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I have a Access 2013 frontend linked to a 2014 SQL server. When users leave their workstation with their copy of the frontend open their computer will go often into sleep mode and lose their ODBC connection to the SQL server. When they return their session on the database comes to a violent end causing them to open the task manager and close the application down. Not a pleasant user experience. How can this situation be trapped? Does something exist that upon return with an ODBC call failure a message box can appear with the button to close file? Ideas?

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    Why dont you edit thier power settings so the screen turns off but the pc stays running? Commented Apr 4, 2017 at 9:16

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I think the problem you're trying to solve has been solved for Access 2016, but nothing for Access 2013 (AFAIK). Check What's new in Access 2016 - July 2016:

July 2016

ODBC connection retry logic

When Access loses the ODBC connection to an external data source, users have to close and re-open their Access databases in order to continue working with objects that use data from those external data sources. Access doesn't attempt to re-establish the dropped connection even if the connection is valid again and there is nothing that users can do to make Access try and reconnect to the external data source.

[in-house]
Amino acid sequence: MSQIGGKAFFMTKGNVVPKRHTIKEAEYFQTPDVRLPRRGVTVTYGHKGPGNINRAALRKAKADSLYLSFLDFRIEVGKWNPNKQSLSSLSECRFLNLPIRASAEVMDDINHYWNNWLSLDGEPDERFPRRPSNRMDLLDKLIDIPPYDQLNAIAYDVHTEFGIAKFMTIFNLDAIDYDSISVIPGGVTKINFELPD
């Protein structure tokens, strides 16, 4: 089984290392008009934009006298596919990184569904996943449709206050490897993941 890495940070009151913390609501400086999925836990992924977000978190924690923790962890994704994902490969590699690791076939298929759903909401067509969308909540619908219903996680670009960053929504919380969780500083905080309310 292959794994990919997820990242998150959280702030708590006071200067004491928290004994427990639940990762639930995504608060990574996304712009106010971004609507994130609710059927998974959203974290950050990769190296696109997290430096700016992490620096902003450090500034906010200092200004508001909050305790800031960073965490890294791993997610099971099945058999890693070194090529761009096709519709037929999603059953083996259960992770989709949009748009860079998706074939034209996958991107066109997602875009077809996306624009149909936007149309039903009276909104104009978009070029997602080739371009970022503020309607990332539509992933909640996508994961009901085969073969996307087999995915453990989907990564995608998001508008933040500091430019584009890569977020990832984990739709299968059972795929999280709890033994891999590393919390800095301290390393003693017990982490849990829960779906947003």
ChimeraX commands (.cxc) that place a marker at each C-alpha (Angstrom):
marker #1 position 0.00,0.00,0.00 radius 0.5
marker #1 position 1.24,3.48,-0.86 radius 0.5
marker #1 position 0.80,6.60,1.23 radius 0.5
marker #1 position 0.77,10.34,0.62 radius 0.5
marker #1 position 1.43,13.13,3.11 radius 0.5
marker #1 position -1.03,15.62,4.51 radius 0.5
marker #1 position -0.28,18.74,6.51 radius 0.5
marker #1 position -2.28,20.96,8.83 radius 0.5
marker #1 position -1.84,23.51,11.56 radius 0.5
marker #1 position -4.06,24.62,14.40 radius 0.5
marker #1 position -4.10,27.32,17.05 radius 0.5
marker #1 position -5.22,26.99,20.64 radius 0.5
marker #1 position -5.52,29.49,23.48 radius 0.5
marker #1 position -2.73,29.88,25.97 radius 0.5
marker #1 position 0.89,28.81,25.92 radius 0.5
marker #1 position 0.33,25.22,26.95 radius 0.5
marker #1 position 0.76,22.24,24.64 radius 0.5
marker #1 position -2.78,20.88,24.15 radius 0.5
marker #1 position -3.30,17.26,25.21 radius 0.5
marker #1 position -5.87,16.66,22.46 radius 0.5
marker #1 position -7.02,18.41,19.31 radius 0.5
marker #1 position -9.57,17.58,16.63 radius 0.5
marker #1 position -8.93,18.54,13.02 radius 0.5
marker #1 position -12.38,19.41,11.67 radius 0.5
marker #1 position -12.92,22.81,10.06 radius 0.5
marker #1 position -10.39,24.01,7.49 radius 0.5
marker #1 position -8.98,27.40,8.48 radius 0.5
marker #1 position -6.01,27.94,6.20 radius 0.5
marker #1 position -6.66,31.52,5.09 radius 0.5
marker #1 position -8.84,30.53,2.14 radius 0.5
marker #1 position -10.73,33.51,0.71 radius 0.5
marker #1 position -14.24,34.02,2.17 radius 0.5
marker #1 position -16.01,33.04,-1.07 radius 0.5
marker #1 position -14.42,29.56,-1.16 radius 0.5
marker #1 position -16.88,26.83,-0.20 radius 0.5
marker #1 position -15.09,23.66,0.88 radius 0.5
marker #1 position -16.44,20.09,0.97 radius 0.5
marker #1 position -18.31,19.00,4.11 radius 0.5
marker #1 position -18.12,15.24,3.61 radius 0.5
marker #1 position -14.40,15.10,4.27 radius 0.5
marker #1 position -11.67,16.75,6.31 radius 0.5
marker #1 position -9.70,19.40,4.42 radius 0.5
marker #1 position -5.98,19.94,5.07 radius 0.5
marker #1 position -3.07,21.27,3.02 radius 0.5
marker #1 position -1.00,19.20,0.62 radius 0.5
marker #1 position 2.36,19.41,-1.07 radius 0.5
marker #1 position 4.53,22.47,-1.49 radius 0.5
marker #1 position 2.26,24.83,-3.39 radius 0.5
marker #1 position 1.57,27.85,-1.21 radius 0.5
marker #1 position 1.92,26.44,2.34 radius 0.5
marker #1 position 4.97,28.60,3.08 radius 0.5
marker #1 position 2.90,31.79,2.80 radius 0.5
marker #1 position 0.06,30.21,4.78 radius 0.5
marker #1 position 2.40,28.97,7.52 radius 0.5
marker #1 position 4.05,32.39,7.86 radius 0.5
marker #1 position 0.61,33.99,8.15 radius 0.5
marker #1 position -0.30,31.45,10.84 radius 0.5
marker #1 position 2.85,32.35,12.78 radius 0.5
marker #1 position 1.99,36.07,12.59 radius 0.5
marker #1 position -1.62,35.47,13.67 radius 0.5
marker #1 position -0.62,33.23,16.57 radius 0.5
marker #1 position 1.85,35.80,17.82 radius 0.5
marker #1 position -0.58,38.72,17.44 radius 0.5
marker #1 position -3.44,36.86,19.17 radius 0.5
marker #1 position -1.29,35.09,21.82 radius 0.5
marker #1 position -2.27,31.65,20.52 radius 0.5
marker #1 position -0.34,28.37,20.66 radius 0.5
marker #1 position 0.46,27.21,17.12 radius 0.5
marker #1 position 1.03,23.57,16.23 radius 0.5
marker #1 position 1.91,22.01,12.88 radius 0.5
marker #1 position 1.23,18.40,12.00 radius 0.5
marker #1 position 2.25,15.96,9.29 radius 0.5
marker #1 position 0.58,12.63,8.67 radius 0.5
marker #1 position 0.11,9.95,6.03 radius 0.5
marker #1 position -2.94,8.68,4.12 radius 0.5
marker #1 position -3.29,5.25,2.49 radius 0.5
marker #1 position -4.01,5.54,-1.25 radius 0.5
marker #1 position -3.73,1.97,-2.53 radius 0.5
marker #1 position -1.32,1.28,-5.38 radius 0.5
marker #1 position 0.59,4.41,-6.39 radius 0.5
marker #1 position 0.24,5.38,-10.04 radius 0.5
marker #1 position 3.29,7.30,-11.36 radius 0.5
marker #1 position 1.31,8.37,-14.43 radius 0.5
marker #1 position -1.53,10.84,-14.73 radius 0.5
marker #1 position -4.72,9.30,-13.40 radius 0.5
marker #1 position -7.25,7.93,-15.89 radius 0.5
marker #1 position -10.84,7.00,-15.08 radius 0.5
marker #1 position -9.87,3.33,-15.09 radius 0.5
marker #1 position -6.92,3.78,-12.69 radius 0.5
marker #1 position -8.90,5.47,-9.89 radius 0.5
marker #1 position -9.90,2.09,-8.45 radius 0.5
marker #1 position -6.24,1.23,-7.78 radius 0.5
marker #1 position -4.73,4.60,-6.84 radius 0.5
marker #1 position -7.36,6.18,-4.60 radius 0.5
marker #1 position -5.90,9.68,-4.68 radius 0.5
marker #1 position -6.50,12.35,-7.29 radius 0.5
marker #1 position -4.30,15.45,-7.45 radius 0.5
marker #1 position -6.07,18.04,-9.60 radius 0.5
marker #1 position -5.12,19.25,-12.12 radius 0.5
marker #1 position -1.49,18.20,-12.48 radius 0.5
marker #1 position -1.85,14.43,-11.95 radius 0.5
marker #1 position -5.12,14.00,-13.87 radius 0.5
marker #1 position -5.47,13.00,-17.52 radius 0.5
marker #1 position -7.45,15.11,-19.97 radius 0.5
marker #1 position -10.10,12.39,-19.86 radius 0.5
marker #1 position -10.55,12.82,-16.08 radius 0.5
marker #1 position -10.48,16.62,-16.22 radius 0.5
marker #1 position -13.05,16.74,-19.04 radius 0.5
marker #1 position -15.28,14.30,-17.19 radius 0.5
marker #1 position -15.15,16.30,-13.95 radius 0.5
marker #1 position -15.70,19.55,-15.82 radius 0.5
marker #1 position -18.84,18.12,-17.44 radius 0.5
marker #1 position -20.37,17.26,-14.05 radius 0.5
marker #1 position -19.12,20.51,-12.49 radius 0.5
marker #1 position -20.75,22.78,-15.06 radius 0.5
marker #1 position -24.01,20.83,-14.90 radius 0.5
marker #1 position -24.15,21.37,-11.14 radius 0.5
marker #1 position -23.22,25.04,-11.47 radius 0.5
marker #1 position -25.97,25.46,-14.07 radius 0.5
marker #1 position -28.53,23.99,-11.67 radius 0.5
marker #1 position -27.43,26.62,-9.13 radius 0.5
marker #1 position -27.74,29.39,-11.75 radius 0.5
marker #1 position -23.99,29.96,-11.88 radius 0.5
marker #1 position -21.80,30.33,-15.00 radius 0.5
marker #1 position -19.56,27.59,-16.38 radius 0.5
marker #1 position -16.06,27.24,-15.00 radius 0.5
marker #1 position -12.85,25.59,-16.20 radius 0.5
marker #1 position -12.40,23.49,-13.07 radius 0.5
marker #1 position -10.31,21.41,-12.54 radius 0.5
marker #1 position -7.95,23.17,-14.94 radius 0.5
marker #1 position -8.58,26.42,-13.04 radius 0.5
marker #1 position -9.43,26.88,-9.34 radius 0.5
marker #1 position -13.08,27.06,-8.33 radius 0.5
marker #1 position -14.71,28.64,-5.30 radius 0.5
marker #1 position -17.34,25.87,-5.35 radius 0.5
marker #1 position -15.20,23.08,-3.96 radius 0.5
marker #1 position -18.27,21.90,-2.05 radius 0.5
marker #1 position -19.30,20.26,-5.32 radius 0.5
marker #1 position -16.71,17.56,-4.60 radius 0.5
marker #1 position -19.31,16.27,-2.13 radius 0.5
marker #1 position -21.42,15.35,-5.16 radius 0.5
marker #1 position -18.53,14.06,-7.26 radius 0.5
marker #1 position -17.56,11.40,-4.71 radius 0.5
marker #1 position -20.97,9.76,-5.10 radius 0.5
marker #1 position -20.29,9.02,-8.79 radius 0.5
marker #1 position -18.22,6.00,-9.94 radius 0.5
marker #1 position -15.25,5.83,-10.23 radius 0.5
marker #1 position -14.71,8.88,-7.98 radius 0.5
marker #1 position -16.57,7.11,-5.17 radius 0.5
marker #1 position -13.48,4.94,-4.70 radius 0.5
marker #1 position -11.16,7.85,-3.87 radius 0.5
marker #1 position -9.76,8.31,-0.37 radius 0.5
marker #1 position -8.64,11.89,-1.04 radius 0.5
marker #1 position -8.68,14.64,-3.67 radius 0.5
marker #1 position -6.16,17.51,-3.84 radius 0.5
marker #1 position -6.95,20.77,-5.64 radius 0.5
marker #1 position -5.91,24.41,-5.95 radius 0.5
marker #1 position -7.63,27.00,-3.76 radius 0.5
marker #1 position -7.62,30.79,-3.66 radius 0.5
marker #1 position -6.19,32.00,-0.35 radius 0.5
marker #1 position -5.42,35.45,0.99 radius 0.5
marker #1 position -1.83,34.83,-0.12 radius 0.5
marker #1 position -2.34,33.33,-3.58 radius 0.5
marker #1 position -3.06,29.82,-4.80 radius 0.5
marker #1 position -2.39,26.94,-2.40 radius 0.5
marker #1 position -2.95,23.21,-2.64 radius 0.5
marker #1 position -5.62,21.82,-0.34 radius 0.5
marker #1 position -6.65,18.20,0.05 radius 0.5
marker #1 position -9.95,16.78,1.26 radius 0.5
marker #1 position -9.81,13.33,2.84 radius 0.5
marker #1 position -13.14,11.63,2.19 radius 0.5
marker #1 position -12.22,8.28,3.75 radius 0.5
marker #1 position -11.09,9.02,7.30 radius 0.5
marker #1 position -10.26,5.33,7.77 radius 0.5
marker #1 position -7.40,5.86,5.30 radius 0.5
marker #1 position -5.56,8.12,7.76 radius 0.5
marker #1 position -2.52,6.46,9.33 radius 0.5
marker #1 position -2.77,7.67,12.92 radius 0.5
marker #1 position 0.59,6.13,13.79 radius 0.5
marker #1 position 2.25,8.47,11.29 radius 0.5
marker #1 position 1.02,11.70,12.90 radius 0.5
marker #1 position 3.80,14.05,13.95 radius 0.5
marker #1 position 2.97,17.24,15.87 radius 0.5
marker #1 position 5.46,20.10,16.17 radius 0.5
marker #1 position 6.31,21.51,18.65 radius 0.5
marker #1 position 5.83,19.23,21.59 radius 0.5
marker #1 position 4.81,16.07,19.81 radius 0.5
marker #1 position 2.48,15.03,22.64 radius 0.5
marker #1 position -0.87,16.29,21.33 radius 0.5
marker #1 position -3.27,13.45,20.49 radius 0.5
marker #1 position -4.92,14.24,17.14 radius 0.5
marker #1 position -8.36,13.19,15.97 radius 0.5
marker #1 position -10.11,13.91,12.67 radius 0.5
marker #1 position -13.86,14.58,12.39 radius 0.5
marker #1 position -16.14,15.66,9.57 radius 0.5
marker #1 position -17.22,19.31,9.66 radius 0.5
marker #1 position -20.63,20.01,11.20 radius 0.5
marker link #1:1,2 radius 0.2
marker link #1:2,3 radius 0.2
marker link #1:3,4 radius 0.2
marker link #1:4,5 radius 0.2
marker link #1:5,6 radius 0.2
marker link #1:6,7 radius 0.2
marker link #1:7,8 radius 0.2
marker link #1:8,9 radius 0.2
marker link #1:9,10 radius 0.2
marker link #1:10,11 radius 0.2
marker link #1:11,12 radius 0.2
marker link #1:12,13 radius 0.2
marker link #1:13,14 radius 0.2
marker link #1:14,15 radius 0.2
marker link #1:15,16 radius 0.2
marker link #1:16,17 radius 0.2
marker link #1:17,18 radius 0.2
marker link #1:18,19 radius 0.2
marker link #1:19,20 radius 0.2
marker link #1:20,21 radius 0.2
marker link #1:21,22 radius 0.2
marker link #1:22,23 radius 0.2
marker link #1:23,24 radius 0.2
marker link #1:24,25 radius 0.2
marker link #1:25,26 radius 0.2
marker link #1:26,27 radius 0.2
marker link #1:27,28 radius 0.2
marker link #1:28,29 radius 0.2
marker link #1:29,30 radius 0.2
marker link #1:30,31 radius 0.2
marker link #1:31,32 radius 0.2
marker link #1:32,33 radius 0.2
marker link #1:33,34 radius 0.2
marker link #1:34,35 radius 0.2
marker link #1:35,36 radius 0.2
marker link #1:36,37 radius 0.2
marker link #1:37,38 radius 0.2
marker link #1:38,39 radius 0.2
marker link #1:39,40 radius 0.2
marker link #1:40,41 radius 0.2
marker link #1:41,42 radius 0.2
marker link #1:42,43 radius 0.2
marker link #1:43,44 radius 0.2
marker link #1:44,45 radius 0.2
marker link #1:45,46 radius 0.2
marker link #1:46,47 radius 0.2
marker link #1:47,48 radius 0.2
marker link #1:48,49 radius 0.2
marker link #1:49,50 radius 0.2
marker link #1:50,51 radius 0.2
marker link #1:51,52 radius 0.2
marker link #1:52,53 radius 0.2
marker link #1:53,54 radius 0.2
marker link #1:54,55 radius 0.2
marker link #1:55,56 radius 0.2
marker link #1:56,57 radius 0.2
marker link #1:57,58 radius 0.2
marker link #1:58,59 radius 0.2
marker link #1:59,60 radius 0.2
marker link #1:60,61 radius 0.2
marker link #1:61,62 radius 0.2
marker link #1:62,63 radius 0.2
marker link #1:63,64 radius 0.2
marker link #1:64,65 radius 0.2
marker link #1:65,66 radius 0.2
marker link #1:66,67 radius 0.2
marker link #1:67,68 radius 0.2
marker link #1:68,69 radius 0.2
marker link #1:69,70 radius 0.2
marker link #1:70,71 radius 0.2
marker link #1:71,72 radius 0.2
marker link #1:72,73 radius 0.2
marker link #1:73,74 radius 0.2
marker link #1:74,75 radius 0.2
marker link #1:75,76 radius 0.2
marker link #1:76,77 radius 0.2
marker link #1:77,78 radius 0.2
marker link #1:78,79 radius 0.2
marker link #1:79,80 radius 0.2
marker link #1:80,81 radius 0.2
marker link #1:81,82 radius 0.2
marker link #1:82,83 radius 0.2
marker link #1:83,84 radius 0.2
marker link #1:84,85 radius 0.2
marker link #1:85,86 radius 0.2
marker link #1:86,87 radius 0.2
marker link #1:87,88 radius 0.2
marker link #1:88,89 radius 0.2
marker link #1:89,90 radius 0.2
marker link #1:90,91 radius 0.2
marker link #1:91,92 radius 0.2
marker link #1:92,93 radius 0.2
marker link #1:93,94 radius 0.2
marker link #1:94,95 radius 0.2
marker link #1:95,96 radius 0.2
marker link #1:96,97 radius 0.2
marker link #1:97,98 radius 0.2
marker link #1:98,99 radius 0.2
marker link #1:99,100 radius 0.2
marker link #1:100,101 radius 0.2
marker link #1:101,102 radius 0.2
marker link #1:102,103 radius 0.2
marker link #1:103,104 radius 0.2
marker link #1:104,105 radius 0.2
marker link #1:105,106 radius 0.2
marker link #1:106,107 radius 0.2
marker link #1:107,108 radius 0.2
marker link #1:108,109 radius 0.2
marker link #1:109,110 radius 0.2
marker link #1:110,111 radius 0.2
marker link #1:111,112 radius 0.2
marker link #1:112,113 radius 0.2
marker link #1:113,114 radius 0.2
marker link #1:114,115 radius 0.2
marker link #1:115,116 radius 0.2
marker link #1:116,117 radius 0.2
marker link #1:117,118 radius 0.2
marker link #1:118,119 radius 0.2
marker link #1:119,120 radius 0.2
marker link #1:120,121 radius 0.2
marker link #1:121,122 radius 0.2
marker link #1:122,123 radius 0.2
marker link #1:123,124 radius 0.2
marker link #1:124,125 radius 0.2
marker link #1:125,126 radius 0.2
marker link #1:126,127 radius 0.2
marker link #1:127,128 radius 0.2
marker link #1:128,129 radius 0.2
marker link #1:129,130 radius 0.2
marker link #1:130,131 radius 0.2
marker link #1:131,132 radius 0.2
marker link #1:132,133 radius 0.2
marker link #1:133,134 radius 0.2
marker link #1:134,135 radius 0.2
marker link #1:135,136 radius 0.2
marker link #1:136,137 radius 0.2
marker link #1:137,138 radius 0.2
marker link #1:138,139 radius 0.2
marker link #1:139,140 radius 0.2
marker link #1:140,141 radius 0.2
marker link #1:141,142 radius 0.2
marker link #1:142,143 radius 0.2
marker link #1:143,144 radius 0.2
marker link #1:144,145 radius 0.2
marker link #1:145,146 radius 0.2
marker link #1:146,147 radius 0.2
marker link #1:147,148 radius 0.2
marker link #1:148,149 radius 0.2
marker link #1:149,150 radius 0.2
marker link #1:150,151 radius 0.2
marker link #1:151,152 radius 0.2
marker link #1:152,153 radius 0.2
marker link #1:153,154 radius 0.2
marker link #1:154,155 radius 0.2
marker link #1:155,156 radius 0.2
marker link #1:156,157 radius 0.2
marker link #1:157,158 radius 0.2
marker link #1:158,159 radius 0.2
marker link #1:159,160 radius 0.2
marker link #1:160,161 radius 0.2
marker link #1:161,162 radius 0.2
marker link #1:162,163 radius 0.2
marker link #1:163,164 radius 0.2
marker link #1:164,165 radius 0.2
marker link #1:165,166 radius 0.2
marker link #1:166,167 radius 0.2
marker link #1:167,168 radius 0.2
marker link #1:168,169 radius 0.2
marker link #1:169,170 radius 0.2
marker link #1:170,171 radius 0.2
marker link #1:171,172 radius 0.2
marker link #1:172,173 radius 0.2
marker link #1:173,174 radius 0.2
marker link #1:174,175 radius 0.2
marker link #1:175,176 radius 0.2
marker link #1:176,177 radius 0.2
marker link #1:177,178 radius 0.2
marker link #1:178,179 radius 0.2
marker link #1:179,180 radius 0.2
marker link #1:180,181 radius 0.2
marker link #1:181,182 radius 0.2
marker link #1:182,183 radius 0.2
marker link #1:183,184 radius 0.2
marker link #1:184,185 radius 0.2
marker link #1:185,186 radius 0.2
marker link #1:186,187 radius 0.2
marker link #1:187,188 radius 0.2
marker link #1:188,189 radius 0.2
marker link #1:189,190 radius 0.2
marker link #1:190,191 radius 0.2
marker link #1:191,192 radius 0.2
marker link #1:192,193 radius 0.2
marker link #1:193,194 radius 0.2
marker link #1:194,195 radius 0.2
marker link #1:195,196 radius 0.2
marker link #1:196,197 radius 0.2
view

We've improved this experience so that now if Access loses the ODBC connection to an external data source, Access tries to reconnect to the data source automatically. In this scenario, you'll now see the following experience:

If Access loses the ODBC connection to an external data source you're trying to use, you'll see an error message describing the failure.

Access now attempts to reconnect to the data source automatically when performing operations that require a connection to an external data source. If the retry is successful, you can continue working with the data and database objects without having to close and re-open Access.

If the retry fails, you won't be able to work with objects that use the dropped external data sources but you can continue working with other areas of your database that aren't dependent upon the unreachable data sources.

If you attempt to use data or other objects again that rely on the external data connections, Access tries again to reconnect to the external data source.

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